NEW YORK – The U.S. Equal Employment Opportunity Commission (EEOC) today announced the settlement of a harassment and retaliation lawsuit under Title VII of the Civil Rights Act against Tavern on the Green, a landmark restaurant located in Central Park in New York City, for $2.2 million and significant remedial relief.

The EEOC charged in the case that Tavern on the Green engaged in severe and pervasive sexual, racial, and national origin harassment of female, black, and Hispanic employees. The sexual harassment included graphic comments and demands for various sex acts, as well as groping of women’s buttocks and breasts. The racial and national origin harassment included epithets toward black and Hispanic employees and ridiculing Hispanics for their accents. The restaurant also retaliated against employees for refusing to consent to and/or objecting to the harassment, according to the EEOC.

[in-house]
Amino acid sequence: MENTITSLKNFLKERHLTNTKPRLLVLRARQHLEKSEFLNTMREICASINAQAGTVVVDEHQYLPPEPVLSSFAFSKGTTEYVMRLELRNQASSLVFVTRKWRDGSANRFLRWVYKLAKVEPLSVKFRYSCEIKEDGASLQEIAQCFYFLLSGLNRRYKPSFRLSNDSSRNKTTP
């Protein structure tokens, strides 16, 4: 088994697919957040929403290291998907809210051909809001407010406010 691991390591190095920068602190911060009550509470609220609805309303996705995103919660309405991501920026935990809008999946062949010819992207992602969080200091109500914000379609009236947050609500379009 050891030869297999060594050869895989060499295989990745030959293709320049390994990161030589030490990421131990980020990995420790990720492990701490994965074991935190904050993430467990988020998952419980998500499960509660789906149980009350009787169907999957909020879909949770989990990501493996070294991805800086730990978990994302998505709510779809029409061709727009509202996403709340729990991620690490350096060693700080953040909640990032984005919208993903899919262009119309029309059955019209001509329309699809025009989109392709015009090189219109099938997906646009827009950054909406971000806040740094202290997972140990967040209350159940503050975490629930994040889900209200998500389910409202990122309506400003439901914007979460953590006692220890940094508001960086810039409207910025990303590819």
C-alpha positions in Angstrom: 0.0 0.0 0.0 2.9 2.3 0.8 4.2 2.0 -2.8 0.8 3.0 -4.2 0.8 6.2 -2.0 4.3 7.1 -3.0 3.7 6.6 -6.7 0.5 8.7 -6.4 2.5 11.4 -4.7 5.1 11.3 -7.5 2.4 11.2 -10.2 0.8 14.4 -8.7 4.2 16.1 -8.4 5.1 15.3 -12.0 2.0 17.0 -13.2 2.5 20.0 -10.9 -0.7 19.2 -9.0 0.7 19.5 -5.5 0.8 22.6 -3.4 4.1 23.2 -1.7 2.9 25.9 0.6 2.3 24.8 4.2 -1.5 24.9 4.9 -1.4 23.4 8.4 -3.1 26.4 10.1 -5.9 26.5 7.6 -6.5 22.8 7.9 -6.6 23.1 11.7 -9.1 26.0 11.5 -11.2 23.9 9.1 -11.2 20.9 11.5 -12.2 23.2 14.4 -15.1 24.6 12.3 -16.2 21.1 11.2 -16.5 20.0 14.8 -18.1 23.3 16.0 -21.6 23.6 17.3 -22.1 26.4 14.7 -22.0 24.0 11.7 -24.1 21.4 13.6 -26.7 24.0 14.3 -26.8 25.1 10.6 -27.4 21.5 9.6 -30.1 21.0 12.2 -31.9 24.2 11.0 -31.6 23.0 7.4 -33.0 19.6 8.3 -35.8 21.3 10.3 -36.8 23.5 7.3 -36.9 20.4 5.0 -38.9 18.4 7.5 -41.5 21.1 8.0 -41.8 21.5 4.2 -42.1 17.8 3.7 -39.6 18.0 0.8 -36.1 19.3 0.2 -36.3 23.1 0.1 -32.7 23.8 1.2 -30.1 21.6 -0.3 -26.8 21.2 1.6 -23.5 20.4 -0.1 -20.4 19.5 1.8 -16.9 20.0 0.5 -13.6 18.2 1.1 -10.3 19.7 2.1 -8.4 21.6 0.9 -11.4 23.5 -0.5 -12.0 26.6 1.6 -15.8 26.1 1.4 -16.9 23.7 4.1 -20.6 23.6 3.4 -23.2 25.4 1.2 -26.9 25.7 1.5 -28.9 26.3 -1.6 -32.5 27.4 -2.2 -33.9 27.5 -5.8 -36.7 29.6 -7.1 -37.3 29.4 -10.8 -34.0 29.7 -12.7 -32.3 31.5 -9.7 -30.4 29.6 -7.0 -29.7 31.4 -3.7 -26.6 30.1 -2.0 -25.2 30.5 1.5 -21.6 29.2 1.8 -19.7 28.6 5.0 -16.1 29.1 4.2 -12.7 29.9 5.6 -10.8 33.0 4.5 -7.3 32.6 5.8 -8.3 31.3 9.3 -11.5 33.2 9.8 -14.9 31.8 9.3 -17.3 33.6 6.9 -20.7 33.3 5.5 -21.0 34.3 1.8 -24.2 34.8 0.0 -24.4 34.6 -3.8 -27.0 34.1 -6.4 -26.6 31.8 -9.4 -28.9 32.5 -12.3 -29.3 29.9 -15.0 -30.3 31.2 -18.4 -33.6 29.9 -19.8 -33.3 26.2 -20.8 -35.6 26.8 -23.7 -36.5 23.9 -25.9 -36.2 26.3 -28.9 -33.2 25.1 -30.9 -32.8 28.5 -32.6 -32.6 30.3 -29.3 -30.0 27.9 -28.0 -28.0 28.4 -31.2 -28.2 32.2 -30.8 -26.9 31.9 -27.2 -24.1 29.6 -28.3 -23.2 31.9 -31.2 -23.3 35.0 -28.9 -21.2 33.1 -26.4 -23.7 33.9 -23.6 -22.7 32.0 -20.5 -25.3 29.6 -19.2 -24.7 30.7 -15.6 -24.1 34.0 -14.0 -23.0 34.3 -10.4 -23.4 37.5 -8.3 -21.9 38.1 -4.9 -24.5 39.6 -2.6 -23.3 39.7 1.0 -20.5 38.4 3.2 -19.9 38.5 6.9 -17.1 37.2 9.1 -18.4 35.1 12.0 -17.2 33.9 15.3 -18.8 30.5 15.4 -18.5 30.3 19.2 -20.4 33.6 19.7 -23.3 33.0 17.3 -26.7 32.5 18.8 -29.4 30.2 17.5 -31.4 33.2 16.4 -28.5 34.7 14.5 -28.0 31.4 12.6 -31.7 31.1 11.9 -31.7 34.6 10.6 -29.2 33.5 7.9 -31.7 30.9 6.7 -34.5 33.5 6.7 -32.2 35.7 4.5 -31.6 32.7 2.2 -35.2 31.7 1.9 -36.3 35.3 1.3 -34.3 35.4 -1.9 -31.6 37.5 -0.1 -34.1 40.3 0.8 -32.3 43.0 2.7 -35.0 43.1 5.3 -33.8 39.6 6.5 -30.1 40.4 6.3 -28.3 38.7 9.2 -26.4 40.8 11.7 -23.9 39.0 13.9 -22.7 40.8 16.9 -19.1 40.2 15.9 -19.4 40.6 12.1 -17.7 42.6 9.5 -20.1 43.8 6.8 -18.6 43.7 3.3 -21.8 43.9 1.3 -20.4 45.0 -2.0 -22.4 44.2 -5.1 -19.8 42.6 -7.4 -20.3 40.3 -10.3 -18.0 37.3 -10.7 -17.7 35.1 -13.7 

The consent decree resolving the suit was submitted for approval today to U.S. Magistrate Judge Andrew Peck of the U.S. District Court for the Southern District of New York. The EEOC sued Tavern on the Green on Sept. 24, 2007 (Civil Action No. 07-CV-8256) after conducting an administrative investigation and first attempting to reach a voluntary settlement out of court.

“We are pleased that this settlement will provide appropriate relief for the individuals who have been harmed,” said EEOC Senior Trial Attorney Kam S.Wong of the New York District Office. “We are likewise glad that this employer is taking proactive measures to ensure a discrimination-free workplace in the future by addressing the problems that led to the lawsuit.”

As part of the consent decree, a claim fund of $2.2 million will be allocated to victims of the harassment and/or retaliation. Additionally, the restaurant will establish a telephone hotline which employees may use to raise any discrimination complaints, distribute a revised policy against discrimination and retaliation, and provide training to all employees against discrimination and retaliation.

EEOC New York District Director Spencer H. Lewis said, “This case should remind employers to take seriously allegations of harassment and retaliation, especially where managers in positions of authority are involved in the misconduct.”